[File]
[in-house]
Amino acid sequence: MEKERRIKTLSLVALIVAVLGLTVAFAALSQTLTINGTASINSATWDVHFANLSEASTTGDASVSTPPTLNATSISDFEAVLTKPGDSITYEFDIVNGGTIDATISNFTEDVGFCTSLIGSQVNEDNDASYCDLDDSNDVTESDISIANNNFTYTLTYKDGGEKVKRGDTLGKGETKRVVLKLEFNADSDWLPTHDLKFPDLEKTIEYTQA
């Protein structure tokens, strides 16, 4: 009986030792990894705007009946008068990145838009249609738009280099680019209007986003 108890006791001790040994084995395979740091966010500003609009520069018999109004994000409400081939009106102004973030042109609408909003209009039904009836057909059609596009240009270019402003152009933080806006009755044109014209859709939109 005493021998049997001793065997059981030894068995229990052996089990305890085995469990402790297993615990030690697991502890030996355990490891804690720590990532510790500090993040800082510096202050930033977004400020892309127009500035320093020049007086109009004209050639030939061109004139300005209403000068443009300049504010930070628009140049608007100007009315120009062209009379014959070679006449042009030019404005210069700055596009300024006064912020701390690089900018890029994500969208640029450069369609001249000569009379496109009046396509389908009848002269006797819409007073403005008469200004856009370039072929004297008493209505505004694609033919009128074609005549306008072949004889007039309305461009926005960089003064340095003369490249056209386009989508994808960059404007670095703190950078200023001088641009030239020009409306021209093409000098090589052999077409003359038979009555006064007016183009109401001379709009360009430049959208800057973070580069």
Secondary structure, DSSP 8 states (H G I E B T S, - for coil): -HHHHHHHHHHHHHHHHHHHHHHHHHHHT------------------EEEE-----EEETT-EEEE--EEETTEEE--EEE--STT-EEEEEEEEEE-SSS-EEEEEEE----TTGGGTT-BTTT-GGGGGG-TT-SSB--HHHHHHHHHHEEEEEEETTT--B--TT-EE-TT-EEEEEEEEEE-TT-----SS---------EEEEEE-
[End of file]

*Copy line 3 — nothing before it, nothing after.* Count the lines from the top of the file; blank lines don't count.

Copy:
């Protein structure tokens, strides 16, 4: 009986030792990894705007009946008068990145838009249609738009280099680019209007986003 108890006791001790040994084995395979740091966010500003609009520069018999109004994000409400081939009106102004973030042109609408909003209009039904009836057909059609596009240009270019402003152009933080806006009755044109014209859709939109 005493021998049997001793065997059981030894068995229990052996089990305890085995469990402790297993615990030690697991502890030996355990490891804690720590990532510790500090993040800082510096202050930033977004400020892309127009500035320093020049007086109009004209050639030939061109004139300005209403000068443009300049504010930070628009140049608007100007009315120009062209009379014959070679006449042009030019404005210069700055596009300024006064912020701390690089900018890029994500969208640029450069369609001249000569009379496109009046396509389908009848002269006797819409007073403005008469200004856009370039072929004297008493209505505004694609033919009128074609005549306008072949004889007039309305461009926005960089003064340095003369490249056209386009989508994808960059404007670095703190950078200023001088641009030239020009409306021209093409000098090589052999077409003359038979009555006064007016183009109401001379709009360009430049959208800057973070580069």